- Which elements of the program do participants find most beneficial, and which least beneficial?
Typically, formative evaluations are used to provide feedback in a timely way, so that the functioning of the program can be modified or adjusted, and the goals of the program better achieved. Brad Rose Consulting has conducted dozens of formative evaluations, each of which has helped program managers to understand ways that their program or initiative can be refined, and program participants better served. For the foreseeable future, non-profits are likely to be called upon to offer ever greater levels of services. Program evaluation can help non-profits to maximize their effectiveness in ever more challenging times.
We’re living in a period where a lot of people are compelled to stay home, and many folks are out of work. Ironically, many employees are busier than ever. For the UPS driver, the grocery store cashier, medical personnel, truck drivers, and many assembly line workers, busyness is not a choice, but an on-going condition. While the COVID-19 crisis has increased the pace of work for those who are deemed “essential workers,” even in less stressful times, the pace of work is an intense and unrelenting activity.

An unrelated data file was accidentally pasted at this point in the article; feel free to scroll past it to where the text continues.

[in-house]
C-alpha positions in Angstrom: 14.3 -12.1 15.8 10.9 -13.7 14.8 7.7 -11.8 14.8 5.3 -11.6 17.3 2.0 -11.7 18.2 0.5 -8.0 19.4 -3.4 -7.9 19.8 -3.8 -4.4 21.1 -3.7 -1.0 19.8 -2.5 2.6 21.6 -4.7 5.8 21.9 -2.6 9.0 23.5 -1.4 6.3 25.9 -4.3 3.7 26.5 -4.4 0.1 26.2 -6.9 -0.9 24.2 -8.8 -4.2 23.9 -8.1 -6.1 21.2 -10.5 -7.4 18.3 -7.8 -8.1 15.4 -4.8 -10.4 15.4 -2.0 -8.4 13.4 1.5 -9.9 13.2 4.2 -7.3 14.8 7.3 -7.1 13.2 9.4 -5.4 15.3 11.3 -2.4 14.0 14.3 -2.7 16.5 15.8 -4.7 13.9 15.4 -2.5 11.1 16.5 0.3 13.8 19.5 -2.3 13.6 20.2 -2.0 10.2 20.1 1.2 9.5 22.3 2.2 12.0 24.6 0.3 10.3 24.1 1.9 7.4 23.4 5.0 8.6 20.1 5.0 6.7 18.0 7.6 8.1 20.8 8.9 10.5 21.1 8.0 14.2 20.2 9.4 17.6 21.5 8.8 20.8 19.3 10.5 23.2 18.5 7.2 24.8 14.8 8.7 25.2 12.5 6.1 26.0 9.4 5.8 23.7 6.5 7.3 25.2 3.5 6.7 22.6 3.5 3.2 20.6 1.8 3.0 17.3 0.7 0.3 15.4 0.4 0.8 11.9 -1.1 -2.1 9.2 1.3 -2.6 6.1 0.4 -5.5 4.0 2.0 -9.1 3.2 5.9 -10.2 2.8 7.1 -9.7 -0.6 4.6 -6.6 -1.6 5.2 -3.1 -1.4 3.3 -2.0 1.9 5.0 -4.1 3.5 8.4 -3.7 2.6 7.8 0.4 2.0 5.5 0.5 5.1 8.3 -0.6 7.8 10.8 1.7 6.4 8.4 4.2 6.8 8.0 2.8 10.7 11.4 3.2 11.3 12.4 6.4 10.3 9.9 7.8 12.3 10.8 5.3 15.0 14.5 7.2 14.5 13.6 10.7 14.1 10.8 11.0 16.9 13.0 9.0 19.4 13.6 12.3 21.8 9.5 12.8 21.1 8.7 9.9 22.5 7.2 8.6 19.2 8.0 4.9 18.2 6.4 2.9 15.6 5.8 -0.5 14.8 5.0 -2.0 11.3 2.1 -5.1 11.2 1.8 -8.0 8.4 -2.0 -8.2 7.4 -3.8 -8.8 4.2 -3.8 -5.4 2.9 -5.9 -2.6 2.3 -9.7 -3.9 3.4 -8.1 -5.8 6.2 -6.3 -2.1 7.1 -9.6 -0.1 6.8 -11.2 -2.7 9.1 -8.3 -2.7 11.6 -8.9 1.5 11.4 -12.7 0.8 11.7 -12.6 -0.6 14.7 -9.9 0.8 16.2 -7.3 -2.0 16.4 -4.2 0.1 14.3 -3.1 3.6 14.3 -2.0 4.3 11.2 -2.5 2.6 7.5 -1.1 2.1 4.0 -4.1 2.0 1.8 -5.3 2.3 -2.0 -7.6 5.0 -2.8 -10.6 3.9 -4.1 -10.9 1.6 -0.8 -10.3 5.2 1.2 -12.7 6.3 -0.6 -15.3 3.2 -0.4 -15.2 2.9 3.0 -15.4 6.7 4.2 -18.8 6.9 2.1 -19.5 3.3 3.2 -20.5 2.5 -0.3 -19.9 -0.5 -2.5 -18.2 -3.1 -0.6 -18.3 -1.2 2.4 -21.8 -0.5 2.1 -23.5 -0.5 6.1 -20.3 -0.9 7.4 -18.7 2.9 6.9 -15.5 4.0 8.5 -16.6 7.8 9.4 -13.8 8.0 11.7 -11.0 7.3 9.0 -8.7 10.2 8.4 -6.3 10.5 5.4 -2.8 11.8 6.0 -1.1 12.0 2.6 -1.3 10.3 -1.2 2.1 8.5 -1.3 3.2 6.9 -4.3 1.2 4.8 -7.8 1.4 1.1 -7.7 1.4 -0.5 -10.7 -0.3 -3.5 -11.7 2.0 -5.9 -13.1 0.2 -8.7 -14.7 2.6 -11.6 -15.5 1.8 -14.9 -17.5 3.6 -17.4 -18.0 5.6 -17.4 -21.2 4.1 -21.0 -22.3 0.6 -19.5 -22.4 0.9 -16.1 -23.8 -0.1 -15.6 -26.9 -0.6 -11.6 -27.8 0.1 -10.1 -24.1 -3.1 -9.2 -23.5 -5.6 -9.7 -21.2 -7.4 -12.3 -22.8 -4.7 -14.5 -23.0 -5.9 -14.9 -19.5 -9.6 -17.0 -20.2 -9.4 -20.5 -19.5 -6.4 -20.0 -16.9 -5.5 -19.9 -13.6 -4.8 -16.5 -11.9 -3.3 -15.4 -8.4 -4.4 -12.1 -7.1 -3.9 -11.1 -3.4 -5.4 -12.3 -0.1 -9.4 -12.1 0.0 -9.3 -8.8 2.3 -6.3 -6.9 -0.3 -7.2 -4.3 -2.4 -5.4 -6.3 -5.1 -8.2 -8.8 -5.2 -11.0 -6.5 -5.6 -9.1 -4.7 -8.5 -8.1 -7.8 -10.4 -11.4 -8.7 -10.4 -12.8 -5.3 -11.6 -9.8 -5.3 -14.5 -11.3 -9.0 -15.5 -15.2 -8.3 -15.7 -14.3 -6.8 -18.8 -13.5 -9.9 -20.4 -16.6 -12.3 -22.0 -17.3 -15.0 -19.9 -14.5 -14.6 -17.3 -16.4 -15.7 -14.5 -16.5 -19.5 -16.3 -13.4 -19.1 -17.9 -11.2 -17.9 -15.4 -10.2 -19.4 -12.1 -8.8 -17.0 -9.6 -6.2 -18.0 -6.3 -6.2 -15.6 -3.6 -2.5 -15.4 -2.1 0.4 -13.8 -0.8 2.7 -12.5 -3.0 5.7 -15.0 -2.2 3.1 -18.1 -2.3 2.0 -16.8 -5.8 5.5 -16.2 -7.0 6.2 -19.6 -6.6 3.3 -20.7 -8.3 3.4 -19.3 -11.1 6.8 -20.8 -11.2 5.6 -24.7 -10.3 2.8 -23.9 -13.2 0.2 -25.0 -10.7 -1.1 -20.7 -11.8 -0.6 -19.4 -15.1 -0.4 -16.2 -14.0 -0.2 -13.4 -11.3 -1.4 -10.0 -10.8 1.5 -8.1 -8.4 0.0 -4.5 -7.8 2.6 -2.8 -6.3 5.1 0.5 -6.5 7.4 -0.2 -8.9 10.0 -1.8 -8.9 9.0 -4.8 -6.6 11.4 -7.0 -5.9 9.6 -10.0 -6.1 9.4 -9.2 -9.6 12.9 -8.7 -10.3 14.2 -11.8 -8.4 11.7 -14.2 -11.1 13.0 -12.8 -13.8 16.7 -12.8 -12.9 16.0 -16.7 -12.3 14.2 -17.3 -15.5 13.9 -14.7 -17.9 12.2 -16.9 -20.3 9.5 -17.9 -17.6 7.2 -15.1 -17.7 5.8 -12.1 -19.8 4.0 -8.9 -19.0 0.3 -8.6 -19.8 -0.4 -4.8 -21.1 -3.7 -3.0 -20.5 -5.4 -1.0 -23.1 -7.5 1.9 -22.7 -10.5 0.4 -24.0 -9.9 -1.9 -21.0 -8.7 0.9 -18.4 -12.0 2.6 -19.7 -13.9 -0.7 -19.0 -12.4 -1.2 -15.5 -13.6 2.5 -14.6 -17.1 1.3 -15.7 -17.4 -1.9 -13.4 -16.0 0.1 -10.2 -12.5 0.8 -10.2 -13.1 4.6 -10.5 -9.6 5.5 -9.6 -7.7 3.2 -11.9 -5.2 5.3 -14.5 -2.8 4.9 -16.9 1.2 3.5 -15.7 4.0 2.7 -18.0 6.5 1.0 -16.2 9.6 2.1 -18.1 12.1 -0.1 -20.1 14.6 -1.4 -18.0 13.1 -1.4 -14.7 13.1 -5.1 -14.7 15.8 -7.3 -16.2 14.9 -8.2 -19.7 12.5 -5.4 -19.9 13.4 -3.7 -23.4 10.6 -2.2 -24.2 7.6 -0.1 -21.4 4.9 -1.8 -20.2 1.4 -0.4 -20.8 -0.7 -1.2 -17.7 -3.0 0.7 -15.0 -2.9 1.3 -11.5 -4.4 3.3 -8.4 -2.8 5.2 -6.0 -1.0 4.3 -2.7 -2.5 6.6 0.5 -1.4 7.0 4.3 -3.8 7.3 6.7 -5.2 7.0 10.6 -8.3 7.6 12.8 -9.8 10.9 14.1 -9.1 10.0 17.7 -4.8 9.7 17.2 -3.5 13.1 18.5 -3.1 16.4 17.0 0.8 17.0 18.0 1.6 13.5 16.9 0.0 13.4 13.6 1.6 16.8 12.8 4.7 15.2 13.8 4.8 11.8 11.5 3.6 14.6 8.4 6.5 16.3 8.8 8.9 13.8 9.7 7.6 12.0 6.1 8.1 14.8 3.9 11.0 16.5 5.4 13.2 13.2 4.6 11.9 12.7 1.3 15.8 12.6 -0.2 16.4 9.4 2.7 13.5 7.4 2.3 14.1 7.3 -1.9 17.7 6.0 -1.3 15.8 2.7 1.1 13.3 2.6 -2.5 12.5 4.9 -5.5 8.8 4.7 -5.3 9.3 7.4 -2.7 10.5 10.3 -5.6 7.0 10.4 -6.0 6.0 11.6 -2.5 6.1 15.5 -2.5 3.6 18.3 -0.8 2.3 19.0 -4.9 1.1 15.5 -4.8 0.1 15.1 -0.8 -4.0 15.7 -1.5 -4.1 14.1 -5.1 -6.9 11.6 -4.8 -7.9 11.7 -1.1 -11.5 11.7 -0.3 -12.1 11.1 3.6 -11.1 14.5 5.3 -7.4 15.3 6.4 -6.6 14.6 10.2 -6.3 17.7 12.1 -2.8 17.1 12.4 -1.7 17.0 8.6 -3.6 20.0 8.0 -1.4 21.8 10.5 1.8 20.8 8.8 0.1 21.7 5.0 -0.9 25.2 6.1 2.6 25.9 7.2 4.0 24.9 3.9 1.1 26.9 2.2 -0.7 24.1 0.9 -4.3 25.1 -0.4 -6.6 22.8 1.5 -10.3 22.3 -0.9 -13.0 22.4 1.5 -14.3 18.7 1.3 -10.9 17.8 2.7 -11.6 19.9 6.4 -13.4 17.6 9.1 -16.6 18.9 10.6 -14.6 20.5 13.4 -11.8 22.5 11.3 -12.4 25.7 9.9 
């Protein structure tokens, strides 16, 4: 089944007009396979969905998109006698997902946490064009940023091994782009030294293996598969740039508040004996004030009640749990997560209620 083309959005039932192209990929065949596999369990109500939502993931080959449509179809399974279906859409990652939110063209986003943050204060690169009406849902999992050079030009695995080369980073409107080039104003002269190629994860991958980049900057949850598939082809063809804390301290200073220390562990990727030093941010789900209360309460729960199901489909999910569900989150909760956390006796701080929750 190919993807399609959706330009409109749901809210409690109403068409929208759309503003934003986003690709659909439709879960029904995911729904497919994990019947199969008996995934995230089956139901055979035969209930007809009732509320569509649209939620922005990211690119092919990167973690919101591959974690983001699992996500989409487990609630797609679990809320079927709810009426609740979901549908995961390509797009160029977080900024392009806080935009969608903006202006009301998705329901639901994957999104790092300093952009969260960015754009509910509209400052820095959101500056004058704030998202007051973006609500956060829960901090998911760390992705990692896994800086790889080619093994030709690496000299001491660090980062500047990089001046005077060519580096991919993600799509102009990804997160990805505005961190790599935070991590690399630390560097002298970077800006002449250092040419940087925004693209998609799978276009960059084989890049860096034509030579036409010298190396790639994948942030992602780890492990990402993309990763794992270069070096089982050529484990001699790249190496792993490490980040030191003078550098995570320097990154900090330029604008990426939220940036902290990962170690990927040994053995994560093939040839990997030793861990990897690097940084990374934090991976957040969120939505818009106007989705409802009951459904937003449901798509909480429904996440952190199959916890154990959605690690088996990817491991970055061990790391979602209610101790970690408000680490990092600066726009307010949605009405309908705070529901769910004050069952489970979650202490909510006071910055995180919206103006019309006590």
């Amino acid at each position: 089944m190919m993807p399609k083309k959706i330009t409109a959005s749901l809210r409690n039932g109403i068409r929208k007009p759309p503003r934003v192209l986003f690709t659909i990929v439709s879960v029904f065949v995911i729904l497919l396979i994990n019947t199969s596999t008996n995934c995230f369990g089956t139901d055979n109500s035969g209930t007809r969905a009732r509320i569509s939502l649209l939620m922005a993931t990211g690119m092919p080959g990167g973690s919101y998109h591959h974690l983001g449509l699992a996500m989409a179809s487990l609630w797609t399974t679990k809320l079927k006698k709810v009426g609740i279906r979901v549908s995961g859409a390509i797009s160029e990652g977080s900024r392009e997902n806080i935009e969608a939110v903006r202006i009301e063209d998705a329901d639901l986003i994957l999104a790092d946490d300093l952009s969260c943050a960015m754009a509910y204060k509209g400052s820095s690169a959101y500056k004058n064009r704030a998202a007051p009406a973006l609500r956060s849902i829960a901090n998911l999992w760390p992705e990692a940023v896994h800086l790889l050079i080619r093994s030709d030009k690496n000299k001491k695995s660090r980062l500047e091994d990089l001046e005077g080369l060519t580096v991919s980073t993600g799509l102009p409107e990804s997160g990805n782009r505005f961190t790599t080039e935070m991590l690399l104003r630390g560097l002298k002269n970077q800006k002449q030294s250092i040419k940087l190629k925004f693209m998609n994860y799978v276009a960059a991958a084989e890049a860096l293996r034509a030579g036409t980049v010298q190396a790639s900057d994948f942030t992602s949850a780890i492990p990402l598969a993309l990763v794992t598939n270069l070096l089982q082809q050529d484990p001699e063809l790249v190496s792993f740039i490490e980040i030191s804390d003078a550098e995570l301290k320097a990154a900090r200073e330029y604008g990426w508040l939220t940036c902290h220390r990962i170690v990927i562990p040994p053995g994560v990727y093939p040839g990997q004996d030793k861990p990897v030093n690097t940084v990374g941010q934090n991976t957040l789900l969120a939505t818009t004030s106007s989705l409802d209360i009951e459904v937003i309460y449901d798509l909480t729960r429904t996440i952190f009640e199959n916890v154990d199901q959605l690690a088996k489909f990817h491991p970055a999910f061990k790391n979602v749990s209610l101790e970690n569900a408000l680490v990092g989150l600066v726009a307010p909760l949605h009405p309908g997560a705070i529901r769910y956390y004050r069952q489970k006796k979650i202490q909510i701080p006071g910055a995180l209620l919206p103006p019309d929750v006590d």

Although for many, busyness is imposed and involuntary, for others–especially middle and upper managers, and entrepreneurs– busyness is not an imposed condition, but a prestigious choice. Indeed, busyness is a status symbol and an indicator of social importance. “In a recent paper published in the Journal of Consumer Research, researchers from Columbia University, Harvard, and Georgetown found through a series of experiments that the busier a person appeared, the more important they were deemed.” https://globalnews.ca/news/3343760/the-cult-of-busyness-how-being-busy-became-a-status-symbol/ The authors of the paper write, “We argue that a busy and overworked lifestyle, rather than a leisurely lifestyle, has become an aspirational status symbol. A series of studies shows that the positive inferences of status in response to busyness and lack of leisure are driven by the perceptions that a busy person possesses desired human capital characteristics (competence, ambition) and is scarce and in demand on the job market.” As early as 1985, Barbara Ehrenreich noted that effect on women, “I don’t know when the cult of conspicuous busyness began, but it has swept up almost all the upwardly mobile, professional women I know.” https://www.nytimes.com/1985/02/21/garden/hers.html